print-only banner
The White House Skip Main Navigation
In Focus
News by Date
Federal Facts
West Wing

Home > News & Policies > Press Secretary Briefings

For Immediate Release
Office of the Press Secretary
March 15, 2006

Press Briefing by Scott McClellan
James S. Brady Briefing Room

12:44 P.M. EST

MR. MCCLELLAN: Good afternoon, everyone. The President had a good discussion earlier today with the bicameral Republican leadership in Congress. They talked about a number of important priorities that we're continuing to focus on. They discussed the war on terrorism and the importance of continuing to move forward on our plan for victory in Iraq. They discussed the implementation of the Medicare prescription drug benefit and other changes that we put in place for America's seniors, and the importance of continuing to educate America's seniors about the important benefits that are available and the substantial savings that they can realize under the Medicare program on their prescription drug costs. As you heard the President say, a typical senior is realizing 50 percent or more savings on their prescription drug costs under this program.

They also touched on some other important issues, like energy and continuing to move forward on reducing our dependence on foreign sources of energy, and addressing the root causes of high energy prices. We took an important step last year with the passage of the comprehensive energy plan and the President has put forward a number of other initiatives to encourage the use of new technology to expand alternative and renewable sources of energy.

And then they talked about -- they touched on the budget, as well, and the importance of moving forward on a responsible budget that funds our priorities and exercises spending restraint elsewhere, so that we can rein in spending elsewhere in the budget.

One update to the President's schedule; I mentioned earlier today that the President was going to be meeting with a bipartisan group of senators on his competitiveness initiative. That meeting has been postponed because of budget votes that are going on in the Senate today. So we'll update you when that meeting is rescheduled.

And with that, I'm glad to go to your questions. Go ahead, Caren.

Q There is a push in Congress to extend the deadline for enrolling for Medicare. Where does the White House stand on that?

MR. McCLELLAN: Well, I think people understand the importance of having that deadline in place, to encourage as many seniors as possible to enroll in the Medicare program, if they so choose. The changes we have put in place have improved and modernized Medicare. Seniors now have access to more choices and better benefits. The results are speaking very loudly; the results are showing that costs are coming down substantially for seniors, even from where they were projected to be reduced to. And now the typical senior, as I mentioned, is realizing savings of 50 percent or even more on their prescription drug cost, so they're saving half of what they -- they're paying half of what they did previously. And seniors' monthly premiums, on average, are now projected to be $25 per month, versus $37 per month, for the prescription drug benefit.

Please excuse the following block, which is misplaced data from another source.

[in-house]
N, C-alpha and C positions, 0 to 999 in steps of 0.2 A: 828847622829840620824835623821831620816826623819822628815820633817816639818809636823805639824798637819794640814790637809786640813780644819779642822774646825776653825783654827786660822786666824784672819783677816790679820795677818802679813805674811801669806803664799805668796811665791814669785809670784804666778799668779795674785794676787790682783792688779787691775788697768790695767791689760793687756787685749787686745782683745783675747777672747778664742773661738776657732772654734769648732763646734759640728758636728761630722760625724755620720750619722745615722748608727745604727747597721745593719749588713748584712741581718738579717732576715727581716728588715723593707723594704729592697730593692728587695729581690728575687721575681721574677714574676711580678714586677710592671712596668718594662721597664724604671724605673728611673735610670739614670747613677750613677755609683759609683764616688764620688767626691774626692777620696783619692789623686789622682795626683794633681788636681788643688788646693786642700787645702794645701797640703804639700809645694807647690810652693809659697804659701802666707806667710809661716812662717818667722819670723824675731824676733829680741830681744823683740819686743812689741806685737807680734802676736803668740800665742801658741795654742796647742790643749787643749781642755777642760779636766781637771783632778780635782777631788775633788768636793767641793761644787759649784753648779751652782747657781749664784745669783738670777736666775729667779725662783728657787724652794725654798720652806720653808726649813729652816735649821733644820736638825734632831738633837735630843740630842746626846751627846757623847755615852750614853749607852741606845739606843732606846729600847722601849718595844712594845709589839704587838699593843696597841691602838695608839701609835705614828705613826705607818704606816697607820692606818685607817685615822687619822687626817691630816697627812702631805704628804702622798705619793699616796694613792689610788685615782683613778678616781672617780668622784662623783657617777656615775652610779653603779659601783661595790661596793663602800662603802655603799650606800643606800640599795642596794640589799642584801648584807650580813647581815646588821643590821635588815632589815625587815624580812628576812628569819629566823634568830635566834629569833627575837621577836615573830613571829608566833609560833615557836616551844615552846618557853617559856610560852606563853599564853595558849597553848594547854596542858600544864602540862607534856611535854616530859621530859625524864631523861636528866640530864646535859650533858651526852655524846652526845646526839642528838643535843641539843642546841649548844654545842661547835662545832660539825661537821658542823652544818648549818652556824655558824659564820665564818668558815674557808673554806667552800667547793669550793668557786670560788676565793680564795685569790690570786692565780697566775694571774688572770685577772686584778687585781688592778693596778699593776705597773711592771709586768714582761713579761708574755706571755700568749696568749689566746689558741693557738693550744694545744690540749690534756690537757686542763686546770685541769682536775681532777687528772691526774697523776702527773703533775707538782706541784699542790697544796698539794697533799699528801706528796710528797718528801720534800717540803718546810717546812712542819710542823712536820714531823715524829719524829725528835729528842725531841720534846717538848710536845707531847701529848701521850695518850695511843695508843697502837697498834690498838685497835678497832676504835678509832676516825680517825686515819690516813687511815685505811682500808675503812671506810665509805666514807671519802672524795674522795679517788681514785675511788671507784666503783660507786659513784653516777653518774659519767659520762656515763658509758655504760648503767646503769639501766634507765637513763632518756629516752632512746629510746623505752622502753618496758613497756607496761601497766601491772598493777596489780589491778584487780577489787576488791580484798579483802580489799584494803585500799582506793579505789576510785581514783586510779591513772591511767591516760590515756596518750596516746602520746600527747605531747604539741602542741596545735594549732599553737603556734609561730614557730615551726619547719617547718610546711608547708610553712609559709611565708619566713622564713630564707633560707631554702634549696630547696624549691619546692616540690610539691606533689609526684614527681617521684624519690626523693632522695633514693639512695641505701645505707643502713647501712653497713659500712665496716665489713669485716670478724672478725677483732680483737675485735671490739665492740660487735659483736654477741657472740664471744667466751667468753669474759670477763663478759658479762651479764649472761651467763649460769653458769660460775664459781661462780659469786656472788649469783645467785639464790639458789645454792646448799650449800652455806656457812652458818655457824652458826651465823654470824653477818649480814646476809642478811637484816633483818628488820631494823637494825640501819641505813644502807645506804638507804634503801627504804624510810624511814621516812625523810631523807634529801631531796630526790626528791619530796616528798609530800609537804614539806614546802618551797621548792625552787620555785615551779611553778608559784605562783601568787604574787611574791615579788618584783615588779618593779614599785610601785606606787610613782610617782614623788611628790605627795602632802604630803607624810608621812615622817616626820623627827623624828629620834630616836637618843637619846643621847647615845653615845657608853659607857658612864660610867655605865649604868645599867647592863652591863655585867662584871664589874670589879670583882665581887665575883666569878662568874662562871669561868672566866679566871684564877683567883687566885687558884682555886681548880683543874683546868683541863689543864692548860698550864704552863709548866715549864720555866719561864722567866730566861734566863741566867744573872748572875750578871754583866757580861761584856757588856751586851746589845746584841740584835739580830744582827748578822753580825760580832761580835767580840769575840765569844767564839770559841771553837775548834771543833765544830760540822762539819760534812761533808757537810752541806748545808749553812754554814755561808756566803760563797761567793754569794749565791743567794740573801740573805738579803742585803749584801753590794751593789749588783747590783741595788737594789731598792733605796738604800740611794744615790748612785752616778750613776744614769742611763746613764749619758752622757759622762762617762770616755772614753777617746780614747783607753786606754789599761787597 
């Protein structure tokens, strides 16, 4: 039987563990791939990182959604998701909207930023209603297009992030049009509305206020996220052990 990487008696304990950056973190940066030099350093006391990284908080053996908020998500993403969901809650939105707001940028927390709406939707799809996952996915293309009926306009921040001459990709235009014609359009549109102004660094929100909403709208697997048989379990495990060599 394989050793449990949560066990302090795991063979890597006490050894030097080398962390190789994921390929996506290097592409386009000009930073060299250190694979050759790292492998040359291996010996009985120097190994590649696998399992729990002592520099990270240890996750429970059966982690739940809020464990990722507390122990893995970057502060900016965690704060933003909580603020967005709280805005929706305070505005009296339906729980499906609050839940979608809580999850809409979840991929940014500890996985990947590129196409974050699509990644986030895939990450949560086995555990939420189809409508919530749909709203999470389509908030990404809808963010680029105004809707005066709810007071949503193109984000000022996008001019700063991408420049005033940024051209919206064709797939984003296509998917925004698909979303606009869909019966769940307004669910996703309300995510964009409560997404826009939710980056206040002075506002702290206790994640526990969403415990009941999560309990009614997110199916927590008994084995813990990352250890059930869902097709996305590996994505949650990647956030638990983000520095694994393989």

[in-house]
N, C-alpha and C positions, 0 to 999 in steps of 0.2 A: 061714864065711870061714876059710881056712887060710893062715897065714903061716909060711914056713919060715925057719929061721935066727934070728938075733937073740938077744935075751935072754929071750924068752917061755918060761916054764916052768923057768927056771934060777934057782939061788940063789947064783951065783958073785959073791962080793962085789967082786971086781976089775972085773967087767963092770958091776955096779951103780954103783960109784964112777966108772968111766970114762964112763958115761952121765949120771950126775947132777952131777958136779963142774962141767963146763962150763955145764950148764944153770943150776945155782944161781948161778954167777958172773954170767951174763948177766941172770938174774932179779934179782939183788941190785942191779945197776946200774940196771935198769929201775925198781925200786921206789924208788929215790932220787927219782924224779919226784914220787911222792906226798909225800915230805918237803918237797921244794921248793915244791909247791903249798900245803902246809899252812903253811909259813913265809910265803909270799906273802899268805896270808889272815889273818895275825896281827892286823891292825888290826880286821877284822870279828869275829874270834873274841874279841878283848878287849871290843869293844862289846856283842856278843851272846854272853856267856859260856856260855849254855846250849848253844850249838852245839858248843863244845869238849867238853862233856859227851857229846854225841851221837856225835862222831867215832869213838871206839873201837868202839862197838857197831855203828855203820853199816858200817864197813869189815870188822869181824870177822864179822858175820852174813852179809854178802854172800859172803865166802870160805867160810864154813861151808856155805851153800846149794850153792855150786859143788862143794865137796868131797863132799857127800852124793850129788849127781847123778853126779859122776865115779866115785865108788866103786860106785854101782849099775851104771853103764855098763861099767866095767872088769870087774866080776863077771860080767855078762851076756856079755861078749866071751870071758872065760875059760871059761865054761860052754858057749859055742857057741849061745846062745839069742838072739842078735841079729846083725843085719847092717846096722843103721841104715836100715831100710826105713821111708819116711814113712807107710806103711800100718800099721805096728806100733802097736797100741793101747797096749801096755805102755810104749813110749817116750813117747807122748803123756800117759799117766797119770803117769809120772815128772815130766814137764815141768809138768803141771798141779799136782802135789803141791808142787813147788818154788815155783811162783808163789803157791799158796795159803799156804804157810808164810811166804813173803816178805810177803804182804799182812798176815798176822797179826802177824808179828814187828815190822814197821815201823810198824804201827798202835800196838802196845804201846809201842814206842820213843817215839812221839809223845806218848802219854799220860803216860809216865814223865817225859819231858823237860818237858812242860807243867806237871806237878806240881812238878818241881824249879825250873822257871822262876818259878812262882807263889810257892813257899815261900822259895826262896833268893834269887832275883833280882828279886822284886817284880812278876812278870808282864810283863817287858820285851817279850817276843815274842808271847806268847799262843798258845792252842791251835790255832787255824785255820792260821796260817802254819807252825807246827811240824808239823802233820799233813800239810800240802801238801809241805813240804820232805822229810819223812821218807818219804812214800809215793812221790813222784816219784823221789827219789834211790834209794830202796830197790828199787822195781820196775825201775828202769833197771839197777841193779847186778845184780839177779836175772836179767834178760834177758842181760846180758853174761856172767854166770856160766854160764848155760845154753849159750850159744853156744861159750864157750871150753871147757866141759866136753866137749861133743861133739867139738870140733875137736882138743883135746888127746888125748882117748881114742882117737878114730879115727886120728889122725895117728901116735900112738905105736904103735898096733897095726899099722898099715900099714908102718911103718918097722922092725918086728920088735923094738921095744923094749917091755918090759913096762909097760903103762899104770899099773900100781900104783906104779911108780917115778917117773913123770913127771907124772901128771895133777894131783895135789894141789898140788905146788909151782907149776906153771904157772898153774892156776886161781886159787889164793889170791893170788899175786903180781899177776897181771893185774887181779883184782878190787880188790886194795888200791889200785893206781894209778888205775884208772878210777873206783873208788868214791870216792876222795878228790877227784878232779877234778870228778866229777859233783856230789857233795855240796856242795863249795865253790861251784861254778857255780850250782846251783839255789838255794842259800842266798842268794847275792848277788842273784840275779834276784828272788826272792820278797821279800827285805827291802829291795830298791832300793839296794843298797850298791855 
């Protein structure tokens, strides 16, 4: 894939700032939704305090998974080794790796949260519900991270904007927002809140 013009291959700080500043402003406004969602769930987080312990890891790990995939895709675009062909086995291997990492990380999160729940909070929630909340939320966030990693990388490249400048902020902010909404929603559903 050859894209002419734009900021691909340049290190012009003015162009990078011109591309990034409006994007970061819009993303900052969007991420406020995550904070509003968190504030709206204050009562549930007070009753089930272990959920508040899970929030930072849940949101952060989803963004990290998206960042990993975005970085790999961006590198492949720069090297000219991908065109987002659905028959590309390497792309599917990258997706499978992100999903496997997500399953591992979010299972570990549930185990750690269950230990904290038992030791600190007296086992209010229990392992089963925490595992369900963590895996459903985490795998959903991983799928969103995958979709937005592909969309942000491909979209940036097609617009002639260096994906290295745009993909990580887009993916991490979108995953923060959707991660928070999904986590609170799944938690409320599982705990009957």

The taxpayers are also realizing savings, because of the competition that we have put in place. The projection for 2006 is now -- it will be 20 percent less than it was previously projected to be for America's taxpayers. And so we believe it's important that the program as it was put in place, that we continue to move forward on that and make it successful for America's seniors. For the vast majority of seniors it is working very well. And the reason you have a deadline in there is to help encourage people to sign up during that enrollment period. And so we're moving forward in that direction.

Q Scott, at the risk of making you even more tired, I'm wondering --

MR. McCLELLAN: I'm not tired, Jim. You might be --

Q Well, after this question you may be. The calls from the current senators, and even former senators, from what we understand, to change the staffing, expand it, if not swap out, is there anything to it? Are any staff changes at the White House imminent?

MR. McCLELLAN: Jim, let me speak very clearly to this. This is part of the inside Washington babble that goes on in this town. It's part of the parlor game. We are focused on the priorities that the American people care most about and getting things done. We are focused on helping the President advance his agenda, to make America safer and more prosperous. There are a lot of important priorities we're working to advance, and we're working to advance, and we're working to build upon a record of great accomplishment. And that's where our focus is.